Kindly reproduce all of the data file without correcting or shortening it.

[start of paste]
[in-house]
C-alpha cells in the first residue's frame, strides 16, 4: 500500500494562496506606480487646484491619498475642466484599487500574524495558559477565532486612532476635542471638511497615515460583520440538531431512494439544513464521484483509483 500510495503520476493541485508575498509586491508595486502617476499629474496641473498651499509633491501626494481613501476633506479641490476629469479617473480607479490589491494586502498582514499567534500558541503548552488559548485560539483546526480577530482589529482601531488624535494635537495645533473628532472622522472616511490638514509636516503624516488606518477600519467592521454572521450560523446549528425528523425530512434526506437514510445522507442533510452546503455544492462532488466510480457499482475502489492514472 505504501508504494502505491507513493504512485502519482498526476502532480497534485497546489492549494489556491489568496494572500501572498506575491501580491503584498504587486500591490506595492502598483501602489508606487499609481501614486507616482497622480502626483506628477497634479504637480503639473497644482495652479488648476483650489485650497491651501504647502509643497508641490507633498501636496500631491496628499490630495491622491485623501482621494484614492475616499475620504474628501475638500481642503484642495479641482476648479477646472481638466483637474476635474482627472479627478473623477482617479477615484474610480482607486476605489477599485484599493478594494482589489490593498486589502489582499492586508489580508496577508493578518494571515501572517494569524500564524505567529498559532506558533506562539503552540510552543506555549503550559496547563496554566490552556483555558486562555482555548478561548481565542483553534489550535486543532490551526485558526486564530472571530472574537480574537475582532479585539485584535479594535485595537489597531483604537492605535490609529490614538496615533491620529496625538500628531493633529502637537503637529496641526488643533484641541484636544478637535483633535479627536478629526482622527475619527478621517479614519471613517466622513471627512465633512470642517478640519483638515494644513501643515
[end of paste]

[in-house]
C-alpha cells in the first residue's frame, strides 16, 4: 500500500494562496506606480487646484491619498475642466484599487500574524495558559477565532486612532476635542471638511497615515460583520440538531431512494439544513464521484483509483 500510495503520476493541485508575498509586491508595486502617476499629474496641473498651499509633491501626494481613501476633506479641490476629469479617473480607479490589491494586502498582514499567534500558541503548552488559548485560539483546526480577530482589529482601531488624535494635537495645533473628532472622522472616511490638514509636516503624516488606518477600519467592521454572521450560523446549528425528523425530512434526506437514510445522507442533510452546503455544492462532488466510480457499482475502489492514472 505504501508504494502505491507513493504512485502519482498526476502532480497534485497546489492549494489556491489568496494572500501572498506575491501580491503584498504587486500591490506595492502598483501602489508606487499609481501614486507616482497622480502626483506628477497634479504637480503639473497644482495652479488648476483650489485650497491651501504647502509643497508641490507633498501636496500631491496628499490630495491622491485623501482621494484614492475616499475620504474628501475638500481642503484642495479641482476648479477646472481638466483637474476635474482627472479627478473623477482617479477615484474610480482607486476605489477599485484599493478594494482589489490593498486589502489582499492586508489580508496577508493578518494571515501572517494569524500564524505567529498559532506558533506562539503552540510552543506555549503550559496547563496554566490552556483555558486562555482555548478561548481565542483553534489550535486543532490551526485558526486564530472571530472574537480574537475582532479585539485584535479594535485595537489597531483604537492605535490609529490614538496615533491620529496625538500628531493633529502637537503637529496641526488643533484641541484636544478637535483633535479627536478629526482622527475619527478621517479614519471613517466622513471627512465633512470642517478640519483638515494644513501643515